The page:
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The Mediterranean diet: Your questions answered

The Mediterranean diet has been a popular lifestyle choice for years, unlike many fads that go out of fashion as quickly as they come in. The Meditteranean diet is popular perhaps because it is very similar to the NHS Eatwell guide. It is also linked to good heart and overall health. 


More than that, it’s the kind of diet that doesn’t feel like a diet. You don’t have to cut out pasta or potatoes or any other tasty carbs. It’s no wonder people are opting for this over other more restrictive diets. 


We’ve collected and answered some of the most common questions surrounding the Mediterranean diet:


What does the Mediterranean diet consist of?


This diet is straightforward to follow. You should aim to eat lots of vegetables, fruits, nuts, legumes, grains and cereals, beans, seafood and unsaturated fats like olive oil. 


At the same time, you should also cut down on your intake of dairy, eggs, meat, processed foods and sweets, although you don’t have to cut them out entirely. 


Why is the Mediterranean diet good for you? 


Unlike the many fads that come and go, there has been thorough research into the health benefits of opting for the Mediterranean diet, including reducing the risk of high blood pressure, cholesterol and type 2 diabetes developing, all of which are associated with heart disease.


Research has also found that people who follow this type of diet are less likely to experience weight gain and more likely to live longer. 


Some studies have also found a link between this diet and a reduced risk of symptoms of depression and cancer (although cancer is not linked to one key thing).


Research is still ongoing, yet it seems that the focus on the whole diet rather than one type of food makes this diet so successful.


What are the negatives of the Mediterranean diet?


Perhaps the biggest concern with this diet is the reduction in dairy and meat. Unfortunately, this means that you won’t be getting your usual intake of vitamin D and calcium. However, other foods can help you meet your minimum recommended intake, so we recommend doing thorough research to ensure you consume the right amount of nutrients. This should be done for any diet you are contemplating taking on.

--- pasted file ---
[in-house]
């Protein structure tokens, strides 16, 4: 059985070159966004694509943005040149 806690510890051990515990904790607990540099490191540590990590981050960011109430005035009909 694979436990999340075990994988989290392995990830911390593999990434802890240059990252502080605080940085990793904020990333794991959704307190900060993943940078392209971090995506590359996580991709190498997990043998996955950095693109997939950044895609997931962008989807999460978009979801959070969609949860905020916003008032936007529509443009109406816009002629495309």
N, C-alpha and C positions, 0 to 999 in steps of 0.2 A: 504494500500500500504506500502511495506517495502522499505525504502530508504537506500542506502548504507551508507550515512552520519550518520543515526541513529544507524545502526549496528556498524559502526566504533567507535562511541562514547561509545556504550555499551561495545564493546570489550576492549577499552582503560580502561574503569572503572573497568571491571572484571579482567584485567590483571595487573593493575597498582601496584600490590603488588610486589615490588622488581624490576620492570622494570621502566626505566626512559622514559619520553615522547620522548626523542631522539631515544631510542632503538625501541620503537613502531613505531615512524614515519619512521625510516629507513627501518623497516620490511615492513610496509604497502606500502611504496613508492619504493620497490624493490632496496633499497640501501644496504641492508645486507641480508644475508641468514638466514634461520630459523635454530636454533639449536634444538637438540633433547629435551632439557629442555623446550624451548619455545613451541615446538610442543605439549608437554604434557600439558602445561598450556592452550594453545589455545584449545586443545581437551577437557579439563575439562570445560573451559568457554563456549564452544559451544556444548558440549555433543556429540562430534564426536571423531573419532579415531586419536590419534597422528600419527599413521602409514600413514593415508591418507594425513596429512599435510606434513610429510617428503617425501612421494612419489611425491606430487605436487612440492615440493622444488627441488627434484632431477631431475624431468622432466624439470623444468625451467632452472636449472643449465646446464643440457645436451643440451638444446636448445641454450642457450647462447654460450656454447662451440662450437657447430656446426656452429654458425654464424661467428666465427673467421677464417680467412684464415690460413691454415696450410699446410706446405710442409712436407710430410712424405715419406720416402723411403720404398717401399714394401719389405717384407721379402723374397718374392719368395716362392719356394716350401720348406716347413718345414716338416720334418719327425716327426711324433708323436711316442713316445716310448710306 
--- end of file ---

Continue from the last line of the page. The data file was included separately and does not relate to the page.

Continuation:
With a higher focus on seeds, nuts, and fish, this type of diet can be more costly than your usual diet. However, you can reduce the costs by opting for frozen fish, for example. Shopping the sales is another way to lighten the expenses. The great news is that seeds and nuts have a long shelf life, so while it may feel expensive, you won’t have to worry about restocking for a while.


As with any other lifestyle change, if you have a diagnosed medical condition, you should seek guidance from your doctor to ensure it is safe to alter your diet. 


Can you lose weight on a Mediterranean diet?


Yes, you can, thanks to the nutrient-rich food you’ll be enjoying while cutting back on anything that has been processed or has sugar added in. A study with more than 32,000 participants following a Mediterranean diet resulted in weight loss and reduced belly fat over five years. Additionally, an overview of five studies also found that this diet was effective for weight loss.


However, you must remember that even though you can eat a variety of carbohydrates as part of this diet, this should be done in moderation if you are hoping to lose weight. 


Following any diet should include taking regular exercise to ensure a healthy lifestyle.


How do I start the Mediterranean diet? 


If you want to try out the Mediterranean diet, we recommend taking small steps rather than jumping in at the deep end. For example, you can begin by adding more vegetables to your dinner plate, opting for fruit or carrot sticks as a snack and replacing butter and oils for olive oil. 


It’s always recommended to speak with your doctor before trying out any new diet to ensure it’s a good route for you to take.